“Why do I care?” – Statement made by Dr. Nanditha Krishna at the Summit of Conscience for the Climate (Sommet des Consciences pour le Climat), Paris, July 21, 2015.
The Hindu tradition regards nature and all her aspects as divine: forests, mountains, trees, rivers and water-bodies, animals and seeds are all regarded as sacred. The earth is the Divine Mother who must be treated with respect. The five elements (pancha bhūta) – Earth, Air, Water, Fire (Energy) and Space – are the foundation of the interconnected web of life. Every prayer begins and ends with a prayer for peace in nature. Our environmental actions affect our karma, binding all creation in an eternal cycle of birth, death and rebirth. Dharma – righteousness or duty – includes our responsibility to care for the earth and her resources.
As a child, I spent a lot of time around forests where tigers, leopards, elephants and other wildlife crossed my path. Gradually, the forests were cut down, and the wildlife disappeared. Meanwhile, my lovely city Chennai, better known for its temples and temple bells, classical music and dance, became a hotbed of air and water pollution, and garbage. All over the world, the animals and birds I love are now kept in cages and treated as production machines, and exported to live in horrible conditions. Is it ethical? Is it environmentally sustainable? An insatiable greed for wealth and consumption has gripped all people, at the cost of the environment. This has led to the crisis of global warming and climate change.
I have spent over three decades writing about sacred groves, plants and animals. When we restored the sacred groves (forests), 52 of them, and water-bodies, I saw the birds and wildlife return. They too want to live well. Ahimsa or non-violence is the greatest Dharma, and it starts with simple and sustainable lifestyles.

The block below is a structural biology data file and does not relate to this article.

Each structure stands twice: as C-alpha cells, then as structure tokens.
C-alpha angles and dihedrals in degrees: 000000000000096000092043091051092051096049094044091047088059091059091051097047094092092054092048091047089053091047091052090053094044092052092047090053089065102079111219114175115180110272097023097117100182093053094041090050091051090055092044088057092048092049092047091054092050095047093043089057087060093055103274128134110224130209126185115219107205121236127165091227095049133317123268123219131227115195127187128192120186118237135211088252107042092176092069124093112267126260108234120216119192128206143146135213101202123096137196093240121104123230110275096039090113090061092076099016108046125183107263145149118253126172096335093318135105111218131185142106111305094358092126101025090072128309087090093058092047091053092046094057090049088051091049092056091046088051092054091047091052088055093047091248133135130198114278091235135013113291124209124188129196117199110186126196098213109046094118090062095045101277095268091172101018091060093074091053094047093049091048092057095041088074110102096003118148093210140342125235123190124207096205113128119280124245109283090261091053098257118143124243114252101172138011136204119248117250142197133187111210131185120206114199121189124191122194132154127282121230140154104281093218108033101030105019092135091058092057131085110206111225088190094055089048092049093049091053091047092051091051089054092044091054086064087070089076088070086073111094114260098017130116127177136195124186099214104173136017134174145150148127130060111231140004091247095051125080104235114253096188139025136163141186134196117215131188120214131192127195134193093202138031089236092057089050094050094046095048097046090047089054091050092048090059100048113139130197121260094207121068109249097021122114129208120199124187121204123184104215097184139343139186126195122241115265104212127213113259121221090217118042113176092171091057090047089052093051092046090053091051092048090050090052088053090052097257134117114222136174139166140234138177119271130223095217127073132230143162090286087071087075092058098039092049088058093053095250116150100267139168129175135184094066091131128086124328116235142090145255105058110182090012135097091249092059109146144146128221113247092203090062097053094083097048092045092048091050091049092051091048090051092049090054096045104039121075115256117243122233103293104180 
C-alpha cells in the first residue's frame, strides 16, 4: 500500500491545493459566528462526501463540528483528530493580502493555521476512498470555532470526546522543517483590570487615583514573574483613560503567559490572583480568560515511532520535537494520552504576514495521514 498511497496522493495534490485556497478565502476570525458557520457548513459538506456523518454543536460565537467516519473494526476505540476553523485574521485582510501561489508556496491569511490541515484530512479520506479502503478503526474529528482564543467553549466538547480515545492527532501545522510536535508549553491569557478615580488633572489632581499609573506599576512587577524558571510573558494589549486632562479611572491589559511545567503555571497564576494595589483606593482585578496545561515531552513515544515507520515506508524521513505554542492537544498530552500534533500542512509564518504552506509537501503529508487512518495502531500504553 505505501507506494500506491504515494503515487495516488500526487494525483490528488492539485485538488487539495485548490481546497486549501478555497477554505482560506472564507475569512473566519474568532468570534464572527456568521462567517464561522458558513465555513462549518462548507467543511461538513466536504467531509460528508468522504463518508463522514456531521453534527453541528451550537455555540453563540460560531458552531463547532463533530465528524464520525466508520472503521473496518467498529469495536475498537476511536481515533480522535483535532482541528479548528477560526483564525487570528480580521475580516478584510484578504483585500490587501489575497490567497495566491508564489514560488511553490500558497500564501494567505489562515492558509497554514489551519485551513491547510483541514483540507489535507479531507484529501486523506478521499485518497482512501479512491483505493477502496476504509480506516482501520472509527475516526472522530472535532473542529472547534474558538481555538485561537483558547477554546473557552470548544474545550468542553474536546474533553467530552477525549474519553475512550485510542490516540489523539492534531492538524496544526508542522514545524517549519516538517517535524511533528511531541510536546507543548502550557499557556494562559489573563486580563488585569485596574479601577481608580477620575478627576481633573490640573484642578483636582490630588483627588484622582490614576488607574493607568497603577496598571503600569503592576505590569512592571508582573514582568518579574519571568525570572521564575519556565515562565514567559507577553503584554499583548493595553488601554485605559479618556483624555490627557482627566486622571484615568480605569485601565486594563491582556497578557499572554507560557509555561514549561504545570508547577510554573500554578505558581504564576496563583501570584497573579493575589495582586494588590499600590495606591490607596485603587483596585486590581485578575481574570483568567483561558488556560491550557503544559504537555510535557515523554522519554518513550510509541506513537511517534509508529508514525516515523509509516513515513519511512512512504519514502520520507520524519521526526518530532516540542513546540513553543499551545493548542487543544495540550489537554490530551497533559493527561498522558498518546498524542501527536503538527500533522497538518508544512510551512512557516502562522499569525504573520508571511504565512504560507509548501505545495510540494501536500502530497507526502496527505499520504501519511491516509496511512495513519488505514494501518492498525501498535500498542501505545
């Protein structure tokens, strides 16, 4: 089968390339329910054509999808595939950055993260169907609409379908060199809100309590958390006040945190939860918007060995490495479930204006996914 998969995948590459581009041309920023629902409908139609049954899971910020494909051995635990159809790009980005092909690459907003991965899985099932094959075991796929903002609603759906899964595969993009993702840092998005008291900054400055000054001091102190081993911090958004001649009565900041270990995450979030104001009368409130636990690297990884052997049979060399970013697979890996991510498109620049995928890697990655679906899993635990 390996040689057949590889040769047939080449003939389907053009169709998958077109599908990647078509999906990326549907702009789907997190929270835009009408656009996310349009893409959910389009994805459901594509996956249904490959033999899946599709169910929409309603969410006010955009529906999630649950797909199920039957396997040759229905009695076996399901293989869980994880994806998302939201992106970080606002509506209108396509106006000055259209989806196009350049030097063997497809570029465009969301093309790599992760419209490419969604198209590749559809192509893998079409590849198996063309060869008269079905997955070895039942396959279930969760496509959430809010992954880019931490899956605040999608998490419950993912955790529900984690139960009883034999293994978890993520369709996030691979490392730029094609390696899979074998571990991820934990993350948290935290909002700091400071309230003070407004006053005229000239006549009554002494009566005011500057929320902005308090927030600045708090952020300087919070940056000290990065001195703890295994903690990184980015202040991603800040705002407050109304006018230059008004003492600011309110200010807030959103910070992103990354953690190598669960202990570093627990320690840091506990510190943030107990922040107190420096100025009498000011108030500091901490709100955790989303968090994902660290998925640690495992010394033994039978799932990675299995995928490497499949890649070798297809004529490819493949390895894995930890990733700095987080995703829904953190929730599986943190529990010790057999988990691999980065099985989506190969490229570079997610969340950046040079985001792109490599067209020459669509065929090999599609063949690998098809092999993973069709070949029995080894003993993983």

Each one of us must make an individual commitment to live sustainably and change one’s own lifestyle. Mahatma Gandhi said “Earth provides enough to satisfy every man’s need but not every man’s greed,” and “Be the change that you wish to see in the world.” These are two excellent dicta that can save the world.
Finally, I would like to end with a Vedic prayer for peace which is always recited before and after every ritual and event:
“O Supreme Lord, May there be peace in the sky and in space. May there be peace on land and in the waters. May herbs and vegetation bring us peace. May all personifications of God bring us peace. May the Lord bring us peace. May there be peace throughout the world. May peace be peaceful. May the Lord give me such peace also. Om shanti shanti shanti.”
Top photo: French President Francois Hollande, Dr. Nanditha Krishna, at the Summit of Conscience, Paris, July 21, 2015.
Second photo: Mr. Selvapandian, CPREEC officer, Dr. Nanditha Krishna, Director of the C.P.R. Centre for Environmental Education, at one of the 52 sacred groves, Nenmeli, restored by CPREEC.
Third photo: Dr. Nanditha Krishna, outside the C.P. Ramaswami Aiyar Foundation and CPREEC.